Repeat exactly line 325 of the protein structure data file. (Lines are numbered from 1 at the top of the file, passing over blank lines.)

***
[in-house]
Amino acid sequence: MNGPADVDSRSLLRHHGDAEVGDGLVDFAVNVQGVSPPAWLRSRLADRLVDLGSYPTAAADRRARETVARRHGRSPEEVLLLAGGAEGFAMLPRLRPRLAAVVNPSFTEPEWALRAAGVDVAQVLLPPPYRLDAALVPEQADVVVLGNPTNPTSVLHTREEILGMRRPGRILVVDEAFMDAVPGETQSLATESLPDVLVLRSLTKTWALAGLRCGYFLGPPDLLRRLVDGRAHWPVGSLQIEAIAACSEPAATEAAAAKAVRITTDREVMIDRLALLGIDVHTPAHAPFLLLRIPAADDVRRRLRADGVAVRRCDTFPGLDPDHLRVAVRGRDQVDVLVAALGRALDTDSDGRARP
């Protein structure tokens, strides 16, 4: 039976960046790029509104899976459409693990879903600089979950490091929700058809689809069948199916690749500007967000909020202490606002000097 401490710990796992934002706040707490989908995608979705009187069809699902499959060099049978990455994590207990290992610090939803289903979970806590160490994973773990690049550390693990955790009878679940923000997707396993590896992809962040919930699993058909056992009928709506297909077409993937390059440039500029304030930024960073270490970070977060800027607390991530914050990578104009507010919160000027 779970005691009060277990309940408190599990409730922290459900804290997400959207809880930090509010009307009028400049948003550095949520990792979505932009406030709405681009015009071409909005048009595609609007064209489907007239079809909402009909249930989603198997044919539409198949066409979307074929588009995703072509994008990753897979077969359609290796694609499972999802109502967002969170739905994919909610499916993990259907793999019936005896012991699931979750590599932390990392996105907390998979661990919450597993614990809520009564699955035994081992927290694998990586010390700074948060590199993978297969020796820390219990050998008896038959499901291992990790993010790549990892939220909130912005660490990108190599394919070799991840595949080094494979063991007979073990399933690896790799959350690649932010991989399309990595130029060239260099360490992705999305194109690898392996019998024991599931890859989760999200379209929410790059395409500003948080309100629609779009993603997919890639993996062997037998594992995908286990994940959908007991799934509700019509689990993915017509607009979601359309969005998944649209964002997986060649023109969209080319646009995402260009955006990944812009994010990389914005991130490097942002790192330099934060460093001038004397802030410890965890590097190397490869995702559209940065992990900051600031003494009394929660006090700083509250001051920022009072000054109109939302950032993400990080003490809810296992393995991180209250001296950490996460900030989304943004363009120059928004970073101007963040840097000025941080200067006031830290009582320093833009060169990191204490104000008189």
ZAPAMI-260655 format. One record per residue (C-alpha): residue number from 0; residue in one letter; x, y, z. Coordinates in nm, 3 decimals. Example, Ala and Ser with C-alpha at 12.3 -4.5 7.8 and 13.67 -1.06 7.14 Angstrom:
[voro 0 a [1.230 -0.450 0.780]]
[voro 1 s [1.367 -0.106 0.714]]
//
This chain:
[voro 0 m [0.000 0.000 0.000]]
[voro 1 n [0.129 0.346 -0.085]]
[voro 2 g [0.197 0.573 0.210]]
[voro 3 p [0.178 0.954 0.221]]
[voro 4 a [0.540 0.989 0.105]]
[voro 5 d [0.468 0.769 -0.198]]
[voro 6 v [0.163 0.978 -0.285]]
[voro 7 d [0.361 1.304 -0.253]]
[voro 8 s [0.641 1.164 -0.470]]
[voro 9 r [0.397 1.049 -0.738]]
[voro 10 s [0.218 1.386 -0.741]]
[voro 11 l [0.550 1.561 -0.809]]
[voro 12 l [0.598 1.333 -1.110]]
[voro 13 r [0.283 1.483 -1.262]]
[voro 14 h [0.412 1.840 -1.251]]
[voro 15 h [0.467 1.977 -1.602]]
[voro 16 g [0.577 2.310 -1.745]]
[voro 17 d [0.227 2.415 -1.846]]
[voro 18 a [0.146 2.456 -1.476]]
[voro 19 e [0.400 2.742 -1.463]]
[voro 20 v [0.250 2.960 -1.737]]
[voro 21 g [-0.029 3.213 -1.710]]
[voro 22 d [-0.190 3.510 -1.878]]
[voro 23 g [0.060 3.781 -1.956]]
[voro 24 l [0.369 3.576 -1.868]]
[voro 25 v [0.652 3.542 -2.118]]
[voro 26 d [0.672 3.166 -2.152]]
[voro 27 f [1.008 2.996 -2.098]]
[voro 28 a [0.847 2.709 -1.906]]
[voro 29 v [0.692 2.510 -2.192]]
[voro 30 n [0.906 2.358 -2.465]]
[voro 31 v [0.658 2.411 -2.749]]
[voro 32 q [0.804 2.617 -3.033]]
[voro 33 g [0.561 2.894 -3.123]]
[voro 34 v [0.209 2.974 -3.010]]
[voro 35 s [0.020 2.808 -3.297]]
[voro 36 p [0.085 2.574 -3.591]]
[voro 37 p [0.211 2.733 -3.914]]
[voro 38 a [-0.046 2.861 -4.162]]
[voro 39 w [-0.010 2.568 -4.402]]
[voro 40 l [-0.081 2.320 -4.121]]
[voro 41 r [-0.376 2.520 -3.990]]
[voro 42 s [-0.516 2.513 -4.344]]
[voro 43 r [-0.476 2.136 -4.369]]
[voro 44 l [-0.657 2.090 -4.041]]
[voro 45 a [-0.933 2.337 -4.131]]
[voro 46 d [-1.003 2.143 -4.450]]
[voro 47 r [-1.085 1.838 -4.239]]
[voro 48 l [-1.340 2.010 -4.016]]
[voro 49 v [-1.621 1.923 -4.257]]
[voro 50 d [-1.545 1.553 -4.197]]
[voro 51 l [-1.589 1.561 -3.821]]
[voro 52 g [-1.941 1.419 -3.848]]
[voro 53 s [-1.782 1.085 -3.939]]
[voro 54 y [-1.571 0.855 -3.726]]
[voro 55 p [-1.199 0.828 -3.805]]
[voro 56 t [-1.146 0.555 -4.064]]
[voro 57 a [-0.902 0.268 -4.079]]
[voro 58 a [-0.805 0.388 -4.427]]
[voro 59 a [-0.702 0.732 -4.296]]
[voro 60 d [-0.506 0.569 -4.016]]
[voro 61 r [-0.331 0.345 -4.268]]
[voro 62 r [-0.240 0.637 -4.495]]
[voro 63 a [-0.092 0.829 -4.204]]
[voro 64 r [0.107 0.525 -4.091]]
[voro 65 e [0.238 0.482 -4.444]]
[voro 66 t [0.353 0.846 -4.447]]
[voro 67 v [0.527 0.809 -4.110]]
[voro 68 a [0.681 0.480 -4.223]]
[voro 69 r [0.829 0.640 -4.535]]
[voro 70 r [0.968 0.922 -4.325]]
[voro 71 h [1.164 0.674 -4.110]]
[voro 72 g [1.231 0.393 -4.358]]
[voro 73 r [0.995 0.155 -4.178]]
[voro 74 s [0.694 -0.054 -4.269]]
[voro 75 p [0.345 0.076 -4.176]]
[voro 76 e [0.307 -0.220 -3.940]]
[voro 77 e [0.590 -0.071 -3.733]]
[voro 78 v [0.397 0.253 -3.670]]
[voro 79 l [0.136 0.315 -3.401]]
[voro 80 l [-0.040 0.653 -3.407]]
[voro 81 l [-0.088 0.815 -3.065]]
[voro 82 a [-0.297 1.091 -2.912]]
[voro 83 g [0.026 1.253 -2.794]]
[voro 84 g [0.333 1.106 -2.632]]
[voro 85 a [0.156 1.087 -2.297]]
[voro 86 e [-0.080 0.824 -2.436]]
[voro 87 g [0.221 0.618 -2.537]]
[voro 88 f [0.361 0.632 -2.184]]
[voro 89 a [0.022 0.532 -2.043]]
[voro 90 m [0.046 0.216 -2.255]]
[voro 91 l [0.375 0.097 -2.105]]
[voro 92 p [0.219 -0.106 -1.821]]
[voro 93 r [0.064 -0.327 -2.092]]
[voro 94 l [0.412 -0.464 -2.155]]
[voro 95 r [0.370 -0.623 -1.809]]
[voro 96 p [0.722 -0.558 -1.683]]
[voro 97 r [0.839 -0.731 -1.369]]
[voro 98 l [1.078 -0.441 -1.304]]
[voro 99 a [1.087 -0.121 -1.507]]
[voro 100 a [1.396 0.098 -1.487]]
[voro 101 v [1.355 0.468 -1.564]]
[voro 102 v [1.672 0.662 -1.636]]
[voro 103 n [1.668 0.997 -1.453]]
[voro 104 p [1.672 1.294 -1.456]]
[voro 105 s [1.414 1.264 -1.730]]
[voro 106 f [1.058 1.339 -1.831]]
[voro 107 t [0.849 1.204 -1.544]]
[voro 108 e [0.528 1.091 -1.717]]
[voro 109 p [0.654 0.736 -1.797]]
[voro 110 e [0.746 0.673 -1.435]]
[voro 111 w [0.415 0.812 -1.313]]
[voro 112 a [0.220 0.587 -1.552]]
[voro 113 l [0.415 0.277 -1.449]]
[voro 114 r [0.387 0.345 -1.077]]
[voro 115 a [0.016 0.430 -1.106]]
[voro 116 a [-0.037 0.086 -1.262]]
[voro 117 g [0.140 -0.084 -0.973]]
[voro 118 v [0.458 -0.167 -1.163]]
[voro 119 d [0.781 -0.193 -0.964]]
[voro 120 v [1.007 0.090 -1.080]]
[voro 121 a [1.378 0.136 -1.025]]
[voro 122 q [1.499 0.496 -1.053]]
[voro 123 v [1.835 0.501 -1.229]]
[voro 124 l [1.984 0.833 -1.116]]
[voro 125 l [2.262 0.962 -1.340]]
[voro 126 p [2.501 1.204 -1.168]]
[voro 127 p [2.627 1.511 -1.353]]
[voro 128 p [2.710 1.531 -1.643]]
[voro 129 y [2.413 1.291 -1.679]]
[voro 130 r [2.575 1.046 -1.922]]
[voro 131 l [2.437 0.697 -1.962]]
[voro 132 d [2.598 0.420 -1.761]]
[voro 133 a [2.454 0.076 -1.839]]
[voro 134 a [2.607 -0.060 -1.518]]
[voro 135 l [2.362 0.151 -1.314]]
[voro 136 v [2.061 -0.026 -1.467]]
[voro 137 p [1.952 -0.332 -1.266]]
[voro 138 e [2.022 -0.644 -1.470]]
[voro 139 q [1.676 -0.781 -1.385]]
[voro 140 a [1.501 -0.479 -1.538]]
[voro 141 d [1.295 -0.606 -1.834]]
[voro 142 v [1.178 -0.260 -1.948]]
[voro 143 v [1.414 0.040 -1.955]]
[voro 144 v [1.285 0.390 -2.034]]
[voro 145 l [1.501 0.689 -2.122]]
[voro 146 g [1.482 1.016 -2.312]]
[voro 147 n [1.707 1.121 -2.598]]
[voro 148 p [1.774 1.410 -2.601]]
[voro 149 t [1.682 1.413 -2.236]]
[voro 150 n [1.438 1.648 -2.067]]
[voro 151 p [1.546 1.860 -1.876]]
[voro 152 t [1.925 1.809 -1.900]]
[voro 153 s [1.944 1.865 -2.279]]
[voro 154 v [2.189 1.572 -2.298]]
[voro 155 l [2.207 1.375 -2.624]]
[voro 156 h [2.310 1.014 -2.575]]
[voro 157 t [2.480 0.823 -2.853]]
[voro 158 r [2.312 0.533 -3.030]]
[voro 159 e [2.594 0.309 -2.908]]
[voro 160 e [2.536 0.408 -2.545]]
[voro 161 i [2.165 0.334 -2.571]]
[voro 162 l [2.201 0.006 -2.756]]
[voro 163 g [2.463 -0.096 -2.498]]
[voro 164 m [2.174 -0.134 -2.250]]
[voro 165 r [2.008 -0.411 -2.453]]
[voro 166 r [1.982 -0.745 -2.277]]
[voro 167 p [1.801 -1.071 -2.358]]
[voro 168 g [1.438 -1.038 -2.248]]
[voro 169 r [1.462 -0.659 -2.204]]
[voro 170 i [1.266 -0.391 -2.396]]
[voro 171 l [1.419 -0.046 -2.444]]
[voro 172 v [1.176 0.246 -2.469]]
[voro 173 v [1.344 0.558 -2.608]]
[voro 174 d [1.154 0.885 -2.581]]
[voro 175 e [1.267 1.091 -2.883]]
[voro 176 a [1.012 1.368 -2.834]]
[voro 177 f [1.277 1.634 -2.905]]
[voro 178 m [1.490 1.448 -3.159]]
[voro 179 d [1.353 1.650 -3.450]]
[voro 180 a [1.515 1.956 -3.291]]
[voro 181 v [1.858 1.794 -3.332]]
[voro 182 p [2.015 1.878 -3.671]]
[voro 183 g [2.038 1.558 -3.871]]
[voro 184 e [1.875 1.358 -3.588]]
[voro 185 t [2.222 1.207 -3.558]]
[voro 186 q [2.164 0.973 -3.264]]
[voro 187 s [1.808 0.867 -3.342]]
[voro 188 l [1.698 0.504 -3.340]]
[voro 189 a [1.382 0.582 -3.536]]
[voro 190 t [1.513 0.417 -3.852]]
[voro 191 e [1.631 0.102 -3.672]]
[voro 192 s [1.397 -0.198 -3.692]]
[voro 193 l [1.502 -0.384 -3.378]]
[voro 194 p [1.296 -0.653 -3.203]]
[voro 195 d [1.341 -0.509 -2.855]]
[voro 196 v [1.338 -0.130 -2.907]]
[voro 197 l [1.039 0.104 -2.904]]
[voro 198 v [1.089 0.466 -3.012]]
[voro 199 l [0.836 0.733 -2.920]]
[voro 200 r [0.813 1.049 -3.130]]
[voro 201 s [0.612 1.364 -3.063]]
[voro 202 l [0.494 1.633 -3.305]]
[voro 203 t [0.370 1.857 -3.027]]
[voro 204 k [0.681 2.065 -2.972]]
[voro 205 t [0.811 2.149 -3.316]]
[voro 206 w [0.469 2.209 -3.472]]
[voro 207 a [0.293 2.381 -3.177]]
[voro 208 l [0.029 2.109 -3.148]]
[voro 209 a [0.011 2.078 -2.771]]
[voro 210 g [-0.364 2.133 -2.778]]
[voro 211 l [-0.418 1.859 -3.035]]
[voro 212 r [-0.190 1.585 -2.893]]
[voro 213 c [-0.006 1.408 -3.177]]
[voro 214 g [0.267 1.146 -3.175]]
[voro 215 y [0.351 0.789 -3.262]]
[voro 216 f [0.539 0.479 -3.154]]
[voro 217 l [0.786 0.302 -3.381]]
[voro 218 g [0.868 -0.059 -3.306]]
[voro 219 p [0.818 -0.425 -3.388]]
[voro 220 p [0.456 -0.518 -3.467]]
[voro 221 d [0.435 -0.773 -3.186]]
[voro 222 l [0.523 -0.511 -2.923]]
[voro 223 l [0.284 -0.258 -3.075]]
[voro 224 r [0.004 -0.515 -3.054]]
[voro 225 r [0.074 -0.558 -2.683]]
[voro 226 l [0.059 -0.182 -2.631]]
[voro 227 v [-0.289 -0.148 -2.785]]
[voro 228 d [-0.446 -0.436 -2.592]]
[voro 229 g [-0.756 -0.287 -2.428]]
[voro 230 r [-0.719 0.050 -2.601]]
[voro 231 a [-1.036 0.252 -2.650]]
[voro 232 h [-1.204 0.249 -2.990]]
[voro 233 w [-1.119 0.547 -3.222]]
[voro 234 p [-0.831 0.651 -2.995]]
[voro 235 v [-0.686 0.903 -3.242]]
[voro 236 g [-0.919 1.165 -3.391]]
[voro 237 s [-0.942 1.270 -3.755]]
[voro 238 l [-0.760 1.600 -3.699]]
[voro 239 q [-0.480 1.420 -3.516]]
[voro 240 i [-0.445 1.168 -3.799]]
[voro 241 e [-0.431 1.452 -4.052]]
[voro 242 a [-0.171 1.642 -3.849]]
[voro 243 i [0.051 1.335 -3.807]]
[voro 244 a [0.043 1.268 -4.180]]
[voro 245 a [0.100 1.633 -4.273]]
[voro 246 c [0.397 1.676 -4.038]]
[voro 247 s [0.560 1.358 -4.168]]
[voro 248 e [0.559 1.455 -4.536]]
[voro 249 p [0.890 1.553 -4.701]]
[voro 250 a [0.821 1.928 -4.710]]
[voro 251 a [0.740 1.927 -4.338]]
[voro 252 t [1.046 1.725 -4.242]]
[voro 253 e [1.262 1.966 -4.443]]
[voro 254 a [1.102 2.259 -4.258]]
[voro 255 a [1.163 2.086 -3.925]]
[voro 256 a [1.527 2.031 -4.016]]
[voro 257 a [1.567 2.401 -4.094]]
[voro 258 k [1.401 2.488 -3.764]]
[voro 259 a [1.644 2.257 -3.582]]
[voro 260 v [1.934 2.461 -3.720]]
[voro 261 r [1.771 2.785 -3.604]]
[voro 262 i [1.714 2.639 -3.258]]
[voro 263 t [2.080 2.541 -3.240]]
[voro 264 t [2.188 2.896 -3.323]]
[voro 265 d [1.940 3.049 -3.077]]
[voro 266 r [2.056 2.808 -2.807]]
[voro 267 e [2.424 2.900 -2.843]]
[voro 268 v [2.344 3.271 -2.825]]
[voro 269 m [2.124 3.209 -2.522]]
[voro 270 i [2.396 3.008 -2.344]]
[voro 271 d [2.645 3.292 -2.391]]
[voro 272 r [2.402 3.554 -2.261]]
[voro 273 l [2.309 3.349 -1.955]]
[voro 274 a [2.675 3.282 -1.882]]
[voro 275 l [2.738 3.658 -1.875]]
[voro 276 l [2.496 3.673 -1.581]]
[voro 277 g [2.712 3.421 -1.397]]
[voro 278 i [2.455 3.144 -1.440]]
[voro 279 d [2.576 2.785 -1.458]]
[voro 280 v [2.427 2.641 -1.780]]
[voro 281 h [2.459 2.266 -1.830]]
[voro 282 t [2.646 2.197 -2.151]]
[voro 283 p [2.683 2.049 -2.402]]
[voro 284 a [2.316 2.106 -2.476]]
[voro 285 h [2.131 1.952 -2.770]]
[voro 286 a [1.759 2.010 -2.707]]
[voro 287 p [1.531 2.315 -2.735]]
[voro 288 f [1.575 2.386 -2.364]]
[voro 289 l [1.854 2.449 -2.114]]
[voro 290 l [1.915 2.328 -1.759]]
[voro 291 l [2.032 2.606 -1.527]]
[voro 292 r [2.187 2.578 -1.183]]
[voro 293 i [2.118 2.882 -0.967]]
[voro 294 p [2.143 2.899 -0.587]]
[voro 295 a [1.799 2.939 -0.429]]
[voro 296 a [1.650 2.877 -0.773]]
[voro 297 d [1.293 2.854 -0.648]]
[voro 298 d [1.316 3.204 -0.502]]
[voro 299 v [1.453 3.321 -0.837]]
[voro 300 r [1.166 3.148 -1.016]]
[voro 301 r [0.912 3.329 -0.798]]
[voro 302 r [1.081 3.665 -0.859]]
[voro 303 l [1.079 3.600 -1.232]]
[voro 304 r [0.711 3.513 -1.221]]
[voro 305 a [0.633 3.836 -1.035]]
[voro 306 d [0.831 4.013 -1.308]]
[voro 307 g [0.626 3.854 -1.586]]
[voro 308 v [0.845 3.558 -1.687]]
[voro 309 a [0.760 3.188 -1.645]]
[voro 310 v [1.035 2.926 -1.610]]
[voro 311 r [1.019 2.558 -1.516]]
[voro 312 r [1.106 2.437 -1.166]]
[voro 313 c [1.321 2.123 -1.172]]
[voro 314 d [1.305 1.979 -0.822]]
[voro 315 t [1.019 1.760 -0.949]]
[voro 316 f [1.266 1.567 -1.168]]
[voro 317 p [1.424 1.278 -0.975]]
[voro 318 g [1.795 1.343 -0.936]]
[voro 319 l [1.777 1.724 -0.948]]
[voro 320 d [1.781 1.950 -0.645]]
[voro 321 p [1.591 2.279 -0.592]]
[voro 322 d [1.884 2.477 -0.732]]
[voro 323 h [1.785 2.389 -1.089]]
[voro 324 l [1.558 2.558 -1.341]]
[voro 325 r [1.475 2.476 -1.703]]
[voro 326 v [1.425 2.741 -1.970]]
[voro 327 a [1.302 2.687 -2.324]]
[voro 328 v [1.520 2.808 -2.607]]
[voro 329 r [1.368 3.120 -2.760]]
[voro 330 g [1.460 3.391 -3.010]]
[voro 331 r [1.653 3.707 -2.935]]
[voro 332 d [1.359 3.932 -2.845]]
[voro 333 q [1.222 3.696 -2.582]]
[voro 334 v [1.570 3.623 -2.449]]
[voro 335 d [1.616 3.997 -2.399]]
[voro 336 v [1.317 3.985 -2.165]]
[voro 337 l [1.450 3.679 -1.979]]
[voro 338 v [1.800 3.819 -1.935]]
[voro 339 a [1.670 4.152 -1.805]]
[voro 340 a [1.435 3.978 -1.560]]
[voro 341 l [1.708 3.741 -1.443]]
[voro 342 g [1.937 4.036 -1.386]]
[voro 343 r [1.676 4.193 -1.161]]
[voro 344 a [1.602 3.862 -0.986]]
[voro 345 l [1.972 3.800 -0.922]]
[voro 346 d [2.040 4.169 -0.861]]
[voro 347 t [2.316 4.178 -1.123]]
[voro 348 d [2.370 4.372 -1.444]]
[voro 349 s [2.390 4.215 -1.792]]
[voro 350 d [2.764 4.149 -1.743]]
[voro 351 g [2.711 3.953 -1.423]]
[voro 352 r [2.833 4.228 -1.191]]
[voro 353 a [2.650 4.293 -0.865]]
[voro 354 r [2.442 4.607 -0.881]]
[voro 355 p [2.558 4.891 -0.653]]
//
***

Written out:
[voro 316 f [1.266 1.567 -1.168]]